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National Weather at 130pm January 17 2005


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Pineapple express streams into Washington state

1:34 P.M. ET 1/17/2005


Senior Meteorologist, The Weather Channel





The Pineapple Express will continue its on-time deliveries to the Pacific Northwest tomorrow, particularly western Washington, where copious amounts of rain are in store. Northwest Oregon will be quite wet, too, but the heaviest cloudbursts--the result of subtropical moisture slashing northeastward from just north of Hawaii--will drench the Olympic Mountains where as much as 10 inches of rain may fall by Wednesday morning. Meanwhile, snow levels will be very high, well above pass levels. The only heavy snow is likely to be in the highest reaches of the Bitterroots and mountains of central Idaho. Freezing rain, however, may ice some Bitterroot and western Montana valleys. Over and immediately east of the Montana Rockies, strong, gusty westerly winds will once again prevail. Far to the south, California and the Southwest will be mild and dry Tuesday with highs reaching the 70s in parts of Southern California and southwest Arizona.



Warm air advection ahead of a reinforcing push of arctic air into the Lower 48 will spread snow through much of Minnesota and Wisconsin during the day tomorrow, Michigan late tomorrow or tomorrow evening. Amounts are expected to be generally light, maybe 2-4 inches, although isolated totals of around 6 inches are not out of the question. Gusty winds will give the snow a rather "blizzardy" look. High temperatures are predicted to range from the teens in much of Michigan to the 40s on the western High Plains.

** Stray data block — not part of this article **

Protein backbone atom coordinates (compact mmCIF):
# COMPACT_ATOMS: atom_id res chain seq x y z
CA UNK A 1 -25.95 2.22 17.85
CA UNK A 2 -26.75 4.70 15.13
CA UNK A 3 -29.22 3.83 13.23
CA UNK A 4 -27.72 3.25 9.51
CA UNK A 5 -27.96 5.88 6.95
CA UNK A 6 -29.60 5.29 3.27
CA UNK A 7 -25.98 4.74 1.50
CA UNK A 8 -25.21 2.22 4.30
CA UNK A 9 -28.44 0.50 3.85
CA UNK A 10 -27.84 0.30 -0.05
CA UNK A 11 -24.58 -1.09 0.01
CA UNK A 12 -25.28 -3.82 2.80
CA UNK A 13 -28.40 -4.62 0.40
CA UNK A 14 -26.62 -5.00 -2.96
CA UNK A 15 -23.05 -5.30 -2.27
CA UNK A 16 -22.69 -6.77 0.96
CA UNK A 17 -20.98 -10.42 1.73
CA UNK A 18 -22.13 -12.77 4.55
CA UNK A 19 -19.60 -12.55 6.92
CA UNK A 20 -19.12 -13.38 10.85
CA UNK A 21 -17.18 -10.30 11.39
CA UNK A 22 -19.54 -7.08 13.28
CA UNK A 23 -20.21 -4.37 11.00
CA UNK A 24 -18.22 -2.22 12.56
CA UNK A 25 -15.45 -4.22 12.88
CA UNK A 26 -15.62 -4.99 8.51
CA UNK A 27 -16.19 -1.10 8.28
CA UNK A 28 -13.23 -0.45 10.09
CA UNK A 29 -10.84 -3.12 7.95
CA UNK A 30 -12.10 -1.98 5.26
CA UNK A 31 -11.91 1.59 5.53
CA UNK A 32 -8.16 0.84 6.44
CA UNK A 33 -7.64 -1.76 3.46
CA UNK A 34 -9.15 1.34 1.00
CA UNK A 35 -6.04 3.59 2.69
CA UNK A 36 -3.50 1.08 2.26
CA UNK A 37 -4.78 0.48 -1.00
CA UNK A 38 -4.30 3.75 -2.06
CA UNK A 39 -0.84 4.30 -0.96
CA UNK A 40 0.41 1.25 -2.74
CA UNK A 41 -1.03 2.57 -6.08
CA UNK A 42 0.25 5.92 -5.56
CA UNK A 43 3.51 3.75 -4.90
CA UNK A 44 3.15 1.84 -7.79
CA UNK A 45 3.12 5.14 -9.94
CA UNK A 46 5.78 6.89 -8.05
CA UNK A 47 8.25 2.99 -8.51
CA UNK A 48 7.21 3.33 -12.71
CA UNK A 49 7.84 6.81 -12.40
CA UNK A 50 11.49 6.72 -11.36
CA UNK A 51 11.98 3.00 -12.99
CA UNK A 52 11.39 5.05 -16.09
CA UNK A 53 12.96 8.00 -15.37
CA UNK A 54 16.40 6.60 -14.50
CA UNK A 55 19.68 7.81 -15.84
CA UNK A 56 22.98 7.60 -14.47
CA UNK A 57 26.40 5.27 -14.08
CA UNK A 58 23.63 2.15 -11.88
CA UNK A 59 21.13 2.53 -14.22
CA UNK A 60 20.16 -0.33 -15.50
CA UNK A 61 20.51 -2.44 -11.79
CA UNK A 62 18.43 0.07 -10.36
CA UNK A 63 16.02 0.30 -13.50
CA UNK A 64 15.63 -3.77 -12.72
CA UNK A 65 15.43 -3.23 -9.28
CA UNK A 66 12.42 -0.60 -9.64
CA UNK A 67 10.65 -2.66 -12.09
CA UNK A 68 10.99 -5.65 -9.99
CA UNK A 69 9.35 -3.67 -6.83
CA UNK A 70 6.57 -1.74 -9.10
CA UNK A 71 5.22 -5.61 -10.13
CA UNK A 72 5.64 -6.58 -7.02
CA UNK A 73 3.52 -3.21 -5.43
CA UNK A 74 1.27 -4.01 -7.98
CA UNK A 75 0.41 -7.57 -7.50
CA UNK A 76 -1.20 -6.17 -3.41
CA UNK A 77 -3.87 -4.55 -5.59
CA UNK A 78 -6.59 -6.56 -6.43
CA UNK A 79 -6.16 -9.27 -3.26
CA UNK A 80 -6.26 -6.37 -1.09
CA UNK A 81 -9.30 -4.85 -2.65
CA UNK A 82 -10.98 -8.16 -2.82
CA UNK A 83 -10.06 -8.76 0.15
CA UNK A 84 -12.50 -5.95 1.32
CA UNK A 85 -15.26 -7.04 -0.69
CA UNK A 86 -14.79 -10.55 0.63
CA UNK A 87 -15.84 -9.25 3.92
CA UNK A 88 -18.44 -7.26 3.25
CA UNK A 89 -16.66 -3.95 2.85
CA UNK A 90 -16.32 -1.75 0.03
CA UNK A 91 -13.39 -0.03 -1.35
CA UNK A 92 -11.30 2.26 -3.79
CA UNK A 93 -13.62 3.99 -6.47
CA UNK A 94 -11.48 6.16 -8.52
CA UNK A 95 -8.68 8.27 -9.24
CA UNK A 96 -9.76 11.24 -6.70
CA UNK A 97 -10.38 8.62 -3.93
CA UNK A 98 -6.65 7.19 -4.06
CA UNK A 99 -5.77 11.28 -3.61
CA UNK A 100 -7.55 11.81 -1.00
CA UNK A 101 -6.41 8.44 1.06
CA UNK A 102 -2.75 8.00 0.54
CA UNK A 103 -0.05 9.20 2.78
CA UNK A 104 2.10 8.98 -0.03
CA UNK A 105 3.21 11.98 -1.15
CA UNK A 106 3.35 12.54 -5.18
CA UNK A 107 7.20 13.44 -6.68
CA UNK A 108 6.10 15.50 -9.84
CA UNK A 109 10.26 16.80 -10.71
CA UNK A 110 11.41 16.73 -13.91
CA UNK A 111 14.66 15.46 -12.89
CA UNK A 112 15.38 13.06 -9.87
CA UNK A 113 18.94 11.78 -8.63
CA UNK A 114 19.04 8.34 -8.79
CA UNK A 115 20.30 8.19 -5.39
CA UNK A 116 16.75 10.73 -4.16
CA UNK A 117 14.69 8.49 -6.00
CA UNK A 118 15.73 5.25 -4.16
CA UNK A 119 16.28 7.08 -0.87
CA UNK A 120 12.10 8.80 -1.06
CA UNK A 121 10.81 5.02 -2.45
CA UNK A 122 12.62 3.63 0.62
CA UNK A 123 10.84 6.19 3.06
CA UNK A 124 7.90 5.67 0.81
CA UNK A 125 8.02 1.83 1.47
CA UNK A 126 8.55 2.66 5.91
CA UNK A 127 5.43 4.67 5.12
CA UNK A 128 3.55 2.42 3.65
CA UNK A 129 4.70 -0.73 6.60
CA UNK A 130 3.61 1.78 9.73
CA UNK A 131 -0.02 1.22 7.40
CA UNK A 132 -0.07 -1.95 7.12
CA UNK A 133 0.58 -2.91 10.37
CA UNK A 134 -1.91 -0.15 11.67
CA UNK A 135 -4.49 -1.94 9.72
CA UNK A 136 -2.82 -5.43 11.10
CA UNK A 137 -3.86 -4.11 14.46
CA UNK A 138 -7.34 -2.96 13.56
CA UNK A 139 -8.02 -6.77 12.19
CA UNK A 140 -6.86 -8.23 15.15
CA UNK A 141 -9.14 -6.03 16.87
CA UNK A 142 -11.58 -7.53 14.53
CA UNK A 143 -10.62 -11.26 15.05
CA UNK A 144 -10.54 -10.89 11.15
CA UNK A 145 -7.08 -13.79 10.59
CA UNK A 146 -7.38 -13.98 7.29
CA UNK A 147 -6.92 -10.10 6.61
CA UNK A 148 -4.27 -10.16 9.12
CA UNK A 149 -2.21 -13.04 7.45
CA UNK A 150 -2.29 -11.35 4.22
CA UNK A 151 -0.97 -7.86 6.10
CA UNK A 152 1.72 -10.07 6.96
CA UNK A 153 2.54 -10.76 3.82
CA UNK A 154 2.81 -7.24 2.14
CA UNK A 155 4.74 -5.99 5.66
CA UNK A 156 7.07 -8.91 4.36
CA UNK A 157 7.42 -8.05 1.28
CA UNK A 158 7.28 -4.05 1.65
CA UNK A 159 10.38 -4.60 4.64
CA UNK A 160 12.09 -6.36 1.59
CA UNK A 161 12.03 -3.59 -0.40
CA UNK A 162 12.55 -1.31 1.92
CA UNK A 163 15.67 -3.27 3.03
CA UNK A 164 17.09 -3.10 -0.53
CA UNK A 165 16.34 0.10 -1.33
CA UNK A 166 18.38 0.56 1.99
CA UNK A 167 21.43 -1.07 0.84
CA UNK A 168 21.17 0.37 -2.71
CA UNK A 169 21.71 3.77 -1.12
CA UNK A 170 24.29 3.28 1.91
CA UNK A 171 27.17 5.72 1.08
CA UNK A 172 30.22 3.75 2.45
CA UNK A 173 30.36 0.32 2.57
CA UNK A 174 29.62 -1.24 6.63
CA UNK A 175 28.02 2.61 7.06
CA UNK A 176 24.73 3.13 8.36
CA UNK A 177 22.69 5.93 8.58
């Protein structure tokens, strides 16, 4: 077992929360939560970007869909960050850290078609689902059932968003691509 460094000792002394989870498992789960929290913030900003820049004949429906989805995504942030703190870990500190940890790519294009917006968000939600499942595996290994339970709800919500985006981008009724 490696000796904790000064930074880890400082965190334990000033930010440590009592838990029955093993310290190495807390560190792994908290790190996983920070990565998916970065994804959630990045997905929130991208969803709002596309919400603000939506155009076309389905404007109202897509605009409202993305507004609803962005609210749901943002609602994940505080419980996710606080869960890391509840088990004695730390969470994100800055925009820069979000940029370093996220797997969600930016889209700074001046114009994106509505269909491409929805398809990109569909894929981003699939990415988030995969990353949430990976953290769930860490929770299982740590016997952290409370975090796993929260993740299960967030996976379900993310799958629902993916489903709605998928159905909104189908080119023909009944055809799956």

In the Northeast, lingering lake-effect snows will wind tomorrow morning, before a widespread light snow pushes into the region tomorrow night and Wednesday. In the meantime, a cold, arctic high will drift over the area tomorrow, keeping temperatures suppressed far below mid-January averages. Highs will range from a little below zero near the Canadian border to the 30s in much of Virginia.



Chilly air will cling to the South tomorrow with temperatures remaining well below seasonal norms. Highs are expected to range from the 30s to the 60s, north to south, with the 60s found only in far south Texas and southern Florida. Readings in the 40s will dominate the Deep South. Precipitation will be extremely limited: maybe some isolated showers along the east coast of Florida and in the southern tip of Texas.

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